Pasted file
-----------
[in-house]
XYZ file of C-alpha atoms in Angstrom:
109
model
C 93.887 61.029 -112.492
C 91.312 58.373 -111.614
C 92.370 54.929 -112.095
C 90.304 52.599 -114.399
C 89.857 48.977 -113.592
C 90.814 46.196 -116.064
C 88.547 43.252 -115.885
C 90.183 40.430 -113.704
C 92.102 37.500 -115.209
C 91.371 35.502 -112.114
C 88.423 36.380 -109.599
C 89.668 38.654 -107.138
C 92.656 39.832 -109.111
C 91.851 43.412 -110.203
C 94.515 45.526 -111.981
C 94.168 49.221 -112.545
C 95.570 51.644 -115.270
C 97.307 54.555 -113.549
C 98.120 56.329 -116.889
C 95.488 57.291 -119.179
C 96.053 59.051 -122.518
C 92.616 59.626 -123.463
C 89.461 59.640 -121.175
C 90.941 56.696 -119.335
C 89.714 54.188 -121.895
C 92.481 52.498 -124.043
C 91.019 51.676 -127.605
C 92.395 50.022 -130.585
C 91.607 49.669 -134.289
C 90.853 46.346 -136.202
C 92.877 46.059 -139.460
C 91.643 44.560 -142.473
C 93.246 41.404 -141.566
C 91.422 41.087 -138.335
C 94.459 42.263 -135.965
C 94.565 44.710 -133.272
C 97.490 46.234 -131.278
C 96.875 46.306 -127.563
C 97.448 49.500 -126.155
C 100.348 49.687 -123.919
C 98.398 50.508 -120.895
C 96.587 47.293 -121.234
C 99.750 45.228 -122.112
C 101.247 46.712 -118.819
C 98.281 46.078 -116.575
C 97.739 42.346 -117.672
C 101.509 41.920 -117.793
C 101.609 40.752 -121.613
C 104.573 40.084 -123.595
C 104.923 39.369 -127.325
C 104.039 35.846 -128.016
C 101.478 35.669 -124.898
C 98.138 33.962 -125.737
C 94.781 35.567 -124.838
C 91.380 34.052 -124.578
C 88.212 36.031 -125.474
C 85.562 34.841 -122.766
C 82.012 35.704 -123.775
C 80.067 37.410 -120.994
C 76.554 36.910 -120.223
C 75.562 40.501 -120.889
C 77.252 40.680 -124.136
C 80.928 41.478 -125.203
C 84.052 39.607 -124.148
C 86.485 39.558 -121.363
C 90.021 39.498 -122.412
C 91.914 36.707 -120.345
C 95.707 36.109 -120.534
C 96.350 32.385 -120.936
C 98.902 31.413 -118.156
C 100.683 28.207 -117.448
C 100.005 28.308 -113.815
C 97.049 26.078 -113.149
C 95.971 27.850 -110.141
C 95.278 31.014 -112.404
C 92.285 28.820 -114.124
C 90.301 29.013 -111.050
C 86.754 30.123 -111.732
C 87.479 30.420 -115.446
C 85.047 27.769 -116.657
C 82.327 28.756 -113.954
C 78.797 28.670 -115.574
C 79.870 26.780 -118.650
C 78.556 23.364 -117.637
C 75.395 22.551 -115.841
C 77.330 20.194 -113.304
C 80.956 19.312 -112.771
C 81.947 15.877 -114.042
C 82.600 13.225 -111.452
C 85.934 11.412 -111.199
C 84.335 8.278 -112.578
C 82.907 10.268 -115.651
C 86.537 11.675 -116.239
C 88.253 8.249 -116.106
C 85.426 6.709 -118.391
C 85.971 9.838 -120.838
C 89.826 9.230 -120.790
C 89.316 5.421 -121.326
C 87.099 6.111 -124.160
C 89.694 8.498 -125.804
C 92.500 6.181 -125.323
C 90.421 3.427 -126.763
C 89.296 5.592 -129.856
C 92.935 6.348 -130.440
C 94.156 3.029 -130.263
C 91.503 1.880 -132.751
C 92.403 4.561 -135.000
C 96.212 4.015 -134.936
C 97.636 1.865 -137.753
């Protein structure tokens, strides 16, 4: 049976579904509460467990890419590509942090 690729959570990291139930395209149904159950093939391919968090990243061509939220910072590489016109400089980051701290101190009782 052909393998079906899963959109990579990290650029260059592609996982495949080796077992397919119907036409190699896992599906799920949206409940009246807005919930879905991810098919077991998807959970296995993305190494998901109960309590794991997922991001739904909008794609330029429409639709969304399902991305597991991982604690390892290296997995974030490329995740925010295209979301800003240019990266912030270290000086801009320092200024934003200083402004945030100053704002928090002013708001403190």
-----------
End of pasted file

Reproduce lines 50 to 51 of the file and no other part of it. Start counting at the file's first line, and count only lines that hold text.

C 97.739 42.346 -117.672
C 101.509 41.920 -117.793